Good urbanism leads to fewer foreclosures in Louisville

Foreclosures are lowest in historic, gentrifying, and new urban neighborhoods, according to a preliminary findings of an analysis of the Louisville, Kentucky, region.

While distance from downtown correlates with higher foreclosure rates, this didn’t hold true for Norton Commons, reports John Gilderbloom, a professor of urban and public affairs at the University of Louisville, author of Invisible City: Poverty, Housing and New Urbanism with University of Texas Press. Norton Commons, a new urban community 25 miles from downtown, had zero foreclosures “while a nearby outer-ring conventional suburb has the highest number of foreclosures with house prices averaging $200,000 or more,” Gilderbloom says.

In the city, Hope VI neighborhoods featuring new urban design, like Park DuValle and Liberty Green, along with HUD-sponsored university-community partnership neighborhoods, benefit from relatively low foreclosure rates.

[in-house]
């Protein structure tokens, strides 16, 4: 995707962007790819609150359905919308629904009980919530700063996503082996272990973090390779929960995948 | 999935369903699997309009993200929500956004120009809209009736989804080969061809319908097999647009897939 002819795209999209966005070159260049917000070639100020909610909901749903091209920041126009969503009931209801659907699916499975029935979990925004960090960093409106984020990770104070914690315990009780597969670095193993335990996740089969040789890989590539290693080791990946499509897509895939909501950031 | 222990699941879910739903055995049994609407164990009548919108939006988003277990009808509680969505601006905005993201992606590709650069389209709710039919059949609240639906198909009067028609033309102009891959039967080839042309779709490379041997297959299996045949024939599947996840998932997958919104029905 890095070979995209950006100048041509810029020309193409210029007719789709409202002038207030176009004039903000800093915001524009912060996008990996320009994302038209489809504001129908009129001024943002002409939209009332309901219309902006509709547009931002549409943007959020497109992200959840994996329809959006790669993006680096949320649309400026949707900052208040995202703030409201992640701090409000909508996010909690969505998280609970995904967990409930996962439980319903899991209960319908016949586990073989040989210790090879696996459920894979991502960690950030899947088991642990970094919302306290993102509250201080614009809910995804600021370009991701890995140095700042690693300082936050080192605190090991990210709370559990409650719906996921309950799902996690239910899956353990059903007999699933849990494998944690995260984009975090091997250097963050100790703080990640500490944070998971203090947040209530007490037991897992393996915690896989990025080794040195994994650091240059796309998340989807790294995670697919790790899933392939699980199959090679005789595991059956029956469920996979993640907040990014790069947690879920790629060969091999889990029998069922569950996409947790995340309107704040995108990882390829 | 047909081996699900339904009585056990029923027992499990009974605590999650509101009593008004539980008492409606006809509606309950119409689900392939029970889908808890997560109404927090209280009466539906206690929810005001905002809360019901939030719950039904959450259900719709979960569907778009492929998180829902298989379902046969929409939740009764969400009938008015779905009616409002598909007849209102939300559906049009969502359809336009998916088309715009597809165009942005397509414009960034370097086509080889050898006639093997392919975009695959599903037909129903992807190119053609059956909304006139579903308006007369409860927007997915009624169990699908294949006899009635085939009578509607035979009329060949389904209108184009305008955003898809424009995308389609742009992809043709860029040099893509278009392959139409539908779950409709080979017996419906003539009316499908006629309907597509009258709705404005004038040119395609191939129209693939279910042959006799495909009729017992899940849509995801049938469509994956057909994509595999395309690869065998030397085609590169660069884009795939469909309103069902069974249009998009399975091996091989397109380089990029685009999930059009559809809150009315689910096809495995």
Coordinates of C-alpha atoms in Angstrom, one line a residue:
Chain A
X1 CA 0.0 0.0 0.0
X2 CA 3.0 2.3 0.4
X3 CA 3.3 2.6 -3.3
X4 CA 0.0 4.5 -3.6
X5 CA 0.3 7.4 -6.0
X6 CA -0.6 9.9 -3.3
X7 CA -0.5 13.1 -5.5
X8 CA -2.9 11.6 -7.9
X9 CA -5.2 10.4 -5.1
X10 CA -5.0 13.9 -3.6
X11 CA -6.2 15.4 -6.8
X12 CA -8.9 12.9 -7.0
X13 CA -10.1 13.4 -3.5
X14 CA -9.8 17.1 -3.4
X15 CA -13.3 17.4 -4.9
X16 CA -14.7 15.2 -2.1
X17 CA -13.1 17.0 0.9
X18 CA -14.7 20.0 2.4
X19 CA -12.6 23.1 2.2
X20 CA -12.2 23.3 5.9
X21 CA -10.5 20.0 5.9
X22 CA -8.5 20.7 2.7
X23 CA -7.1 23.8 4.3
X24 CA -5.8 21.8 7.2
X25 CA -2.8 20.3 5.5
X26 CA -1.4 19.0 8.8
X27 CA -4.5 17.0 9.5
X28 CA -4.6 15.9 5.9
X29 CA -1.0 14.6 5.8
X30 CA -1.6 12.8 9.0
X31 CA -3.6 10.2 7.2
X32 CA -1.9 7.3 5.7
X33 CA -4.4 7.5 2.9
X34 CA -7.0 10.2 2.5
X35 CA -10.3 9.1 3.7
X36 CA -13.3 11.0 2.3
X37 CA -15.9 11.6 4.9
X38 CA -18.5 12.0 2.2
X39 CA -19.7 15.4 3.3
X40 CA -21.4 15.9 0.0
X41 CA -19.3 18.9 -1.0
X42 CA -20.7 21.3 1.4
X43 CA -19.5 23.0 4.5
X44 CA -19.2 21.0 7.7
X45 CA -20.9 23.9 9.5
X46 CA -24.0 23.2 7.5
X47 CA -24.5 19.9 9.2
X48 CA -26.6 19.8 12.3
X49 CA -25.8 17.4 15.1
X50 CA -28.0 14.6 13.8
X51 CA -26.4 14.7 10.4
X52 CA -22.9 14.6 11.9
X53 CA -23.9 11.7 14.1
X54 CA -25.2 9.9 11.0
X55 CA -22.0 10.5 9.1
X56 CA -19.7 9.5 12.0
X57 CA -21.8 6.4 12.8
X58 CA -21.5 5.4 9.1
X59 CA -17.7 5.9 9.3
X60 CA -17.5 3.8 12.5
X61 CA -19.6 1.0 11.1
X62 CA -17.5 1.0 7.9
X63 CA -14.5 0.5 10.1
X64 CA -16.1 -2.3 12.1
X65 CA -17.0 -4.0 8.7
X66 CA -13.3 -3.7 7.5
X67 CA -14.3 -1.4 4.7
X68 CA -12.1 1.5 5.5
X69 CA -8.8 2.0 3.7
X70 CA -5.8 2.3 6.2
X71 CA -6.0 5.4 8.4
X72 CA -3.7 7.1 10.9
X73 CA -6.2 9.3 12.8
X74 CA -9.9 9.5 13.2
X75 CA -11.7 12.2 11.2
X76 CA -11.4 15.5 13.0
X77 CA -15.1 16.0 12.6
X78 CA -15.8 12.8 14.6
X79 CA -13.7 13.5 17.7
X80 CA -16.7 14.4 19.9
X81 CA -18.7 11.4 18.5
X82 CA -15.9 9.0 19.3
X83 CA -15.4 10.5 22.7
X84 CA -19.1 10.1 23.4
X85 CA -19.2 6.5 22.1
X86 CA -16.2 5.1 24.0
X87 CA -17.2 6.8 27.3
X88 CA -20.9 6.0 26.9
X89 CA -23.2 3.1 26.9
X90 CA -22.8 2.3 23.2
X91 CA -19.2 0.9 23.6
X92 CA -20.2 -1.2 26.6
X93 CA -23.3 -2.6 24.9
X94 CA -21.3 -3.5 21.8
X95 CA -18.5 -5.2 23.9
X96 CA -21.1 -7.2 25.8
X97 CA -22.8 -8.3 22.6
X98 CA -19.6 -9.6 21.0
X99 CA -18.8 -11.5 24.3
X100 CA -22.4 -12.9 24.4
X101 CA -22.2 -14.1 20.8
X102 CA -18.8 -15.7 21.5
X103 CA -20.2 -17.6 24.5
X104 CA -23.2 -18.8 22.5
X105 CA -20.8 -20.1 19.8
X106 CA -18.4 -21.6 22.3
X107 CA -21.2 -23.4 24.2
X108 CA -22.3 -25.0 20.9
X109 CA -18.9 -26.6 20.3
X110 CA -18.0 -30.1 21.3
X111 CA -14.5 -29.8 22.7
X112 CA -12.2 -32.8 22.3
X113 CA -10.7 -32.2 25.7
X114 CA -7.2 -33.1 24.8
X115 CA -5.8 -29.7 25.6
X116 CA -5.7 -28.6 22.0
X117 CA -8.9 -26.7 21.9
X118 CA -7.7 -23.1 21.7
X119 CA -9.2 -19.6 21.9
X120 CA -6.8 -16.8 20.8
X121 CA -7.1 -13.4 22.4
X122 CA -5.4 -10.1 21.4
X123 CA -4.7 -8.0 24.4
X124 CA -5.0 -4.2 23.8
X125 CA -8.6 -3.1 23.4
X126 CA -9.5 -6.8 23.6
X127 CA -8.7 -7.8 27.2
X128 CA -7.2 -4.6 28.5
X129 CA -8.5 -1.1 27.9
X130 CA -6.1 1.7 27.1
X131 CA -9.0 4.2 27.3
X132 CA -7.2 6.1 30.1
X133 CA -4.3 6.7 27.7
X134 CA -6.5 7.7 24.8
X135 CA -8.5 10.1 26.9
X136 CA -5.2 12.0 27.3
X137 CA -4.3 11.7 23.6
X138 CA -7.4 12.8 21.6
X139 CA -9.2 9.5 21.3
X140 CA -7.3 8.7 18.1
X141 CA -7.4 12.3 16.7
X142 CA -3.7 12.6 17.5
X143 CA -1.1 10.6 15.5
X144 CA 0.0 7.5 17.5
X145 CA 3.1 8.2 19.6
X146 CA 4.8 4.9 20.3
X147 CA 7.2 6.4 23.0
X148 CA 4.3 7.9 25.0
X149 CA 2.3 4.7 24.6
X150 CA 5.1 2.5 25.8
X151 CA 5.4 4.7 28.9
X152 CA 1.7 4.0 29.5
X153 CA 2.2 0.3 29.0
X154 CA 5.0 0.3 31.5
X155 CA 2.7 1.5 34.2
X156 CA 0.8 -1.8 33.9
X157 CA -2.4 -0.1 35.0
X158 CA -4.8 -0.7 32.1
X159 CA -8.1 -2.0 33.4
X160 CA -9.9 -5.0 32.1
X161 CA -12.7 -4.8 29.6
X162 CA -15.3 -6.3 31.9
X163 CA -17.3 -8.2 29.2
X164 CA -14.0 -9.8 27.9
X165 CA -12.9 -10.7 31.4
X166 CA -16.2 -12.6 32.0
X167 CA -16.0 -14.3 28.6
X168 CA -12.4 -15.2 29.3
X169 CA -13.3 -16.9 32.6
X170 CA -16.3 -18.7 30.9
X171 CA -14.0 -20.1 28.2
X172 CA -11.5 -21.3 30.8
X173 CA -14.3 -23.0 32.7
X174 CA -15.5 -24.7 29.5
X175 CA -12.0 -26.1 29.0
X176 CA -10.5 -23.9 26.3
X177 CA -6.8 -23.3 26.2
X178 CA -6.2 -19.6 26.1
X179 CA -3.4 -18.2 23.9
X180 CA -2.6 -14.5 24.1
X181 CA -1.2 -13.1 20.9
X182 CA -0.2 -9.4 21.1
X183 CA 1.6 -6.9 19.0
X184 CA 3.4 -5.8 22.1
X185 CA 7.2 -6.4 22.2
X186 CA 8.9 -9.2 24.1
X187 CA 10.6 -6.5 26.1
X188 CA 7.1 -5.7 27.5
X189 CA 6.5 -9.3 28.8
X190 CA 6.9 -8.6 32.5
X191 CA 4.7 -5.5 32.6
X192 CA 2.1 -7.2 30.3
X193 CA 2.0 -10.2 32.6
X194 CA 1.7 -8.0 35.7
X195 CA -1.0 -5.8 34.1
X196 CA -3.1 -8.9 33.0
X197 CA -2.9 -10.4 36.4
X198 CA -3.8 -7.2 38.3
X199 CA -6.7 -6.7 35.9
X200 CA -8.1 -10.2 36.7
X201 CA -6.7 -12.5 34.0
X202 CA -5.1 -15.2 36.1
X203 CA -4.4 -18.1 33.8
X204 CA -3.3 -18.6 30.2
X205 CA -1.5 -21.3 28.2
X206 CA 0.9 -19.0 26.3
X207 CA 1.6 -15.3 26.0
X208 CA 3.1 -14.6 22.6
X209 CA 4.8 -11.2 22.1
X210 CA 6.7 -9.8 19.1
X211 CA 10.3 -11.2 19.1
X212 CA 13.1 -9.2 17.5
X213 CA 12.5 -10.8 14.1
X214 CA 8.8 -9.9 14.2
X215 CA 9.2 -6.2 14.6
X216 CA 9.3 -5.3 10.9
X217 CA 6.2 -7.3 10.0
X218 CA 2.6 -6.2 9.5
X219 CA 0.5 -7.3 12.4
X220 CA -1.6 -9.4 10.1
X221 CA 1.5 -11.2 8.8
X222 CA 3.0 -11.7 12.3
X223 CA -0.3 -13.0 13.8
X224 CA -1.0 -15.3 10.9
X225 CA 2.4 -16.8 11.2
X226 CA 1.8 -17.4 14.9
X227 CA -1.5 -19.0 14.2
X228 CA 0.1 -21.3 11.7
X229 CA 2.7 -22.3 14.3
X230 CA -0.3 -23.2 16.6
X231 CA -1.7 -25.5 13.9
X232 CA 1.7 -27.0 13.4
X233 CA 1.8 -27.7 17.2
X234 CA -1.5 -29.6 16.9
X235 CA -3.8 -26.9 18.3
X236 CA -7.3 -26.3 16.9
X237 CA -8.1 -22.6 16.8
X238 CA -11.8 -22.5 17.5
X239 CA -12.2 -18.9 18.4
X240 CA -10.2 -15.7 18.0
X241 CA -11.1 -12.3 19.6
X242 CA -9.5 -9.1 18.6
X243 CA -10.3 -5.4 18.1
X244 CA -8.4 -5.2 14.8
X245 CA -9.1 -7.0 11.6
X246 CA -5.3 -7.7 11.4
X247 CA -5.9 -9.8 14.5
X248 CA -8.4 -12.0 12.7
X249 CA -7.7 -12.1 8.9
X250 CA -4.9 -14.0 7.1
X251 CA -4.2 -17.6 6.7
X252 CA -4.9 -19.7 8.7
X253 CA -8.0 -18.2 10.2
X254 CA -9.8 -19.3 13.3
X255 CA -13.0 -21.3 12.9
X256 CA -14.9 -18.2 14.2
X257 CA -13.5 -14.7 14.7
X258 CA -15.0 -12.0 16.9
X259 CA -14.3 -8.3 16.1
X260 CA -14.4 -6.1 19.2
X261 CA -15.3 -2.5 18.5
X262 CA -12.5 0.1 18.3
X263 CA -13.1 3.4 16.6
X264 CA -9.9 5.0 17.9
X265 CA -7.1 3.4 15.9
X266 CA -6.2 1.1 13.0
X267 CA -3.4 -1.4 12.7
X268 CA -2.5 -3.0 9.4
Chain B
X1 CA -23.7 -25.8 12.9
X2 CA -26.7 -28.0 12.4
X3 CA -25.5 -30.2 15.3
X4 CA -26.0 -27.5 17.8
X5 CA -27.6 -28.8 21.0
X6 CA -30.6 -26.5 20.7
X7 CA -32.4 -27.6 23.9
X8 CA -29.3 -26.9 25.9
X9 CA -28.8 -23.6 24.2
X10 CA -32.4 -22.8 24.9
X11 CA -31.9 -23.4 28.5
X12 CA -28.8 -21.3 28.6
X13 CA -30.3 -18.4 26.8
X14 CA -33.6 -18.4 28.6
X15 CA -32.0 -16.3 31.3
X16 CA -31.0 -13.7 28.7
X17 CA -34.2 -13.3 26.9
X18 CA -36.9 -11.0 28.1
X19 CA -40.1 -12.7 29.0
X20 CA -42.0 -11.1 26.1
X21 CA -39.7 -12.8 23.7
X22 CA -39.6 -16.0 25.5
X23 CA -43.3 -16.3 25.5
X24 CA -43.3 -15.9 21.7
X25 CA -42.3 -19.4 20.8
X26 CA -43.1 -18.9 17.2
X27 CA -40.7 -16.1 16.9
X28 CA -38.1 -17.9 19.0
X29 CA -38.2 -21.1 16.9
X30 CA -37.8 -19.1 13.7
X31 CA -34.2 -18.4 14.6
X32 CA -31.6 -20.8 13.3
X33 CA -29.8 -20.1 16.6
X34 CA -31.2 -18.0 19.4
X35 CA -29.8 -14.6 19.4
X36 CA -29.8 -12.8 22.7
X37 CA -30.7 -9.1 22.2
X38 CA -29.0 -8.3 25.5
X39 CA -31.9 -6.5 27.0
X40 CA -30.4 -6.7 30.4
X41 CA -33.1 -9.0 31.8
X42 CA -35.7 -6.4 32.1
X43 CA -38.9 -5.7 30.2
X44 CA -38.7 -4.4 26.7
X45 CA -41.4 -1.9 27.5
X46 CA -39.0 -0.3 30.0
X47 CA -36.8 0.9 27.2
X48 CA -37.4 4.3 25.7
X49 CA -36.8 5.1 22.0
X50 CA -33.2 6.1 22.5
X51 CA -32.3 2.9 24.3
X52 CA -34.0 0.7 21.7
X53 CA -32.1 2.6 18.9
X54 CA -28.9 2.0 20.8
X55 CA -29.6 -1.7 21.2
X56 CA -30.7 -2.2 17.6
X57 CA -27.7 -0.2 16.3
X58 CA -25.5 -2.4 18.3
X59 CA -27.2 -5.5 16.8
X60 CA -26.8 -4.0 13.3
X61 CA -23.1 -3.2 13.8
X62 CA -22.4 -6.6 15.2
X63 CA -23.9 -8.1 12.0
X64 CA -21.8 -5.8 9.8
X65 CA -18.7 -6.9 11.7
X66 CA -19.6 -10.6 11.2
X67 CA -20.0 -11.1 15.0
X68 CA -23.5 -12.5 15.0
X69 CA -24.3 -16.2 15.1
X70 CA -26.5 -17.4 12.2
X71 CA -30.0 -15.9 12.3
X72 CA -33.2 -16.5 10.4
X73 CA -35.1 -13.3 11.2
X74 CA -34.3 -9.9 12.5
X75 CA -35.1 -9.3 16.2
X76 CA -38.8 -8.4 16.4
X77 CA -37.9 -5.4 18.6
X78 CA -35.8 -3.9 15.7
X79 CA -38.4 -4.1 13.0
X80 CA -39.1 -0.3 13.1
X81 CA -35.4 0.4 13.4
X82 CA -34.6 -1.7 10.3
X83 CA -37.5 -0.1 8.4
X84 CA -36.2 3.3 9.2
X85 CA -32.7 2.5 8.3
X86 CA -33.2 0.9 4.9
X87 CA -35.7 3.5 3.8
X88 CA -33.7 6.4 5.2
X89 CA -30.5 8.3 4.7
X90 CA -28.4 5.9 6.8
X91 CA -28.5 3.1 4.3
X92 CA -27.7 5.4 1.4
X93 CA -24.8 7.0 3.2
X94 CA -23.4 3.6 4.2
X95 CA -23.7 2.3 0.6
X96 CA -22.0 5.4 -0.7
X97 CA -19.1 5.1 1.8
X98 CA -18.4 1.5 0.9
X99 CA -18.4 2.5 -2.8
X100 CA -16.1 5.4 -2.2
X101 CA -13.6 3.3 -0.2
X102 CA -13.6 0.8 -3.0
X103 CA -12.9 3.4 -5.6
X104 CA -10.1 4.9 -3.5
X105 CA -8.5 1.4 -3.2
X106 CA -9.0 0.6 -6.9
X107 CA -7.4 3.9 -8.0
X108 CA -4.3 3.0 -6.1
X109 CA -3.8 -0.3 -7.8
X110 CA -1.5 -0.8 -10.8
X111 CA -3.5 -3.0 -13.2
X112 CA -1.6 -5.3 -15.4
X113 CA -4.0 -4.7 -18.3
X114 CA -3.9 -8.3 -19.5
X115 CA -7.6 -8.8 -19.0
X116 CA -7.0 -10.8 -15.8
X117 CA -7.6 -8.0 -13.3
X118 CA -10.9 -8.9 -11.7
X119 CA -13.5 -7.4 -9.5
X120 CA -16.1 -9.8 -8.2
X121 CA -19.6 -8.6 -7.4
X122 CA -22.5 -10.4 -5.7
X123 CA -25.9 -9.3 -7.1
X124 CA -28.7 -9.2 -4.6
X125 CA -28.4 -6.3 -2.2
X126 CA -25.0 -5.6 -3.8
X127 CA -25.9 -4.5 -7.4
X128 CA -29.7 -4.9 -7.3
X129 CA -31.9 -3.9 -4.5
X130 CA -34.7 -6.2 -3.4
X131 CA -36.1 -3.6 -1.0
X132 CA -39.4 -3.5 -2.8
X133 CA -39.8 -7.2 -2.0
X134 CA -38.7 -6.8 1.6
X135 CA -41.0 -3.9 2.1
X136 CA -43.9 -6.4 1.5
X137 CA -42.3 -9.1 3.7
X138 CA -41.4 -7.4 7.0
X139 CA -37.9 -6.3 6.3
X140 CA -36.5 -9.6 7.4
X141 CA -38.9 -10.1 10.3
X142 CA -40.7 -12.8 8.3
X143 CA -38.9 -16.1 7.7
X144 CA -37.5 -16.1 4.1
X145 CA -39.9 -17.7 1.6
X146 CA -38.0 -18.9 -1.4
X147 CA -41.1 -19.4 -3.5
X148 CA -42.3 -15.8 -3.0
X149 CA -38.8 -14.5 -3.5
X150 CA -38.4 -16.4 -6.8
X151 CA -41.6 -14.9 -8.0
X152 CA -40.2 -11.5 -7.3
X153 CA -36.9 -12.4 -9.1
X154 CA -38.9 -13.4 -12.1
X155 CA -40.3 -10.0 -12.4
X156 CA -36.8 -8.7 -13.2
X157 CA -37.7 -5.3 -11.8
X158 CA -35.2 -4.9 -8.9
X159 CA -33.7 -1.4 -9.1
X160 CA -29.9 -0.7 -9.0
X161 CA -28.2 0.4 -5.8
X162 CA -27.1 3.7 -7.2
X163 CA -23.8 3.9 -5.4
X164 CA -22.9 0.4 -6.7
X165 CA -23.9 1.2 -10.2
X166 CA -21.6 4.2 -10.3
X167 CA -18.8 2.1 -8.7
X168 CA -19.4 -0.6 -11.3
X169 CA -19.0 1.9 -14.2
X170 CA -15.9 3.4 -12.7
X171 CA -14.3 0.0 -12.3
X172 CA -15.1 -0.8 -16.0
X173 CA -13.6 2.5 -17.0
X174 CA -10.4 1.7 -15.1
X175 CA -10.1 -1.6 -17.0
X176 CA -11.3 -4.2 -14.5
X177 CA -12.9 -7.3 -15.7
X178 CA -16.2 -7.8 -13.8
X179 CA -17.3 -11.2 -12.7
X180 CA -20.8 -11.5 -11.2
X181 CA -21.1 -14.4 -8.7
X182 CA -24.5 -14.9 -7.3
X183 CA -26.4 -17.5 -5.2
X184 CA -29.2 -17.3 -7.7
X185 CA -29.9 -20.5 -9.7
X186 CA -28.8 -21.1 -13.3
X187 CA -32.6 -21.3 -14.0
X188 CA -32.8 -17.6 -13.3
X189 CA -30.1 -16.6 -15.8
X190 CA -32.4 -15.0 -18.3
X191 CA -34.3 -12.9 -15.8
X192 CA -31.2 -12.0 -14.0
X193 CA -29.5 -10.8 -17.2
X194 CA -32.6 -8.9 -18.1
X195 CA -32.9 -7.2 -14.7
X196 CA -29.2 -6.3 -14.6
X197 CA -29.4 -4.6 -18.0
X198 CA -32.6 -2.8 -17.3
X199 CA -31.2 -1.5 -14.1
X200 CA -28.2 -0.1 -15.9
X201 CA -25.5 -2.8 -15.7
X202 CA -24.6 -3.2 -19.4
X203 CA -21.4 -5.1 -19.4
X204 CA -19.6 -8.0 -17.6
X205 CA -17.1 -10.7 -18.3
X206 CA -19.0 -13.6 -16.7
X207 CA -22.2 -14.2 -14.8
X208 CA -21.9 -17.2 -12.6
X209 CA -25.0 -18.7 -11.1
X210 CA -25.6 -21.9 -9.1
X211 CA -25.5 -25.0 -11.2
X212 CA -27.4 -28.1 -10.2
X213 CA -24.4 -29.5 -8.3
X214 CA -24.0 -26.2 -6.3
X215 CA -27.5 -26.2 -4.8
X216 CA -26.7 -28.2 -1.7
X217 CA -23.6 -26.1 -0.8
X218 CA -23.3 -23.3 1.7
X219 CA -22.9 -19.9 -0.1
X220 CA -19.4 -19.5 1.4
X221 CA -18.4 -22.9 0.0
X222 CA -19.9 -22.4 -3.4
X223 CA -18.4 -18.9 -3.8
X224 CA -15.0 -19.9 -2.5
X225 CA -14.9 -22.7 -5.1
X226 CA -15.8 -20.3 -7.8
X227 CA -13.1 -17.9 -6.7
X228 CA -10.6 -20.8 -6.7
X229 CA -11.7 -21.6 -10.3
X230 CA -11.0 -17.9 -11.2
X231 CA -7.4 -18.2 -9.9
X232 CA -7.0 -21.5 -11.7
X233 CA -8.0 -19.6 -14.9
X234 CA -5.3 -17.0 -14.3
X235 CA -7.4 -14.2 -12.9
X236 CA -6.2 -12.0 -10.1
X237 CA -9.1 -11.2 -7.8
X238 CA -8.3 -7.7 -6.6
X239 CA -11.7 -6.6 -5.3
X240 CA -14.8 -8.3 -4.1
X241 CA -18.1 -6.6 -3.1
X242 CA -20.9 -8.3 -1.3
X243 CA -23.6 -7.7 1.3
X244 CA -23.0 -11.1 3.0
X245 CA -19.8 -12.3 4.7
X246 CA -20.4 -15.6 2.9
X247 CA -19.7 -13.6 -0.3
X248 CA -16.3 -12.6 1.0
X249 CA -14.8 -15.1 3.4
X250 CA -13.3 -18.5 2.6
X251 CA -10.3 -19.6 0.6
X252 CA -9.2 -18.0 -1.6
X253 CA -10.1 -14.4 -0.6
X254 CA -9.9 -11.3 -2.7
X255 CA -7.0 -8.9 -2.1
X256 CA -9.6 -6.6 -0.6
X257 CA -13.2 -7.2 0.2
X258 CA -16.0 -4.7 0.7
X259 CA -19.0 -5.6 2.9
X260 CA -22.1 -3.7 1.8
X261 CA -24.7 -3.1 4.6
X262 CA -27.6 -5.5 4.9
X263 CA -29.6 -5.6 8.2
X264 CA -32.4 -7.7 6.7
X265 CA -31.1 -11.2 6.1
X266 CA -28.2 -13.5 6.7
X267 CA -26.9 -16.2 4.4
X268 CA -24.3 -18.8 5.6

Outer-ring suburbs, predominantly African-American neighborhoods without historic preservation, poor neighborhoods with lots of subprime mortgage access, and high-end houses far from downtown in conventional subdivisions suffer higher foreclosure rates, Gilderbloom says. African-American neighborhoods with historic preservation appear to perform well.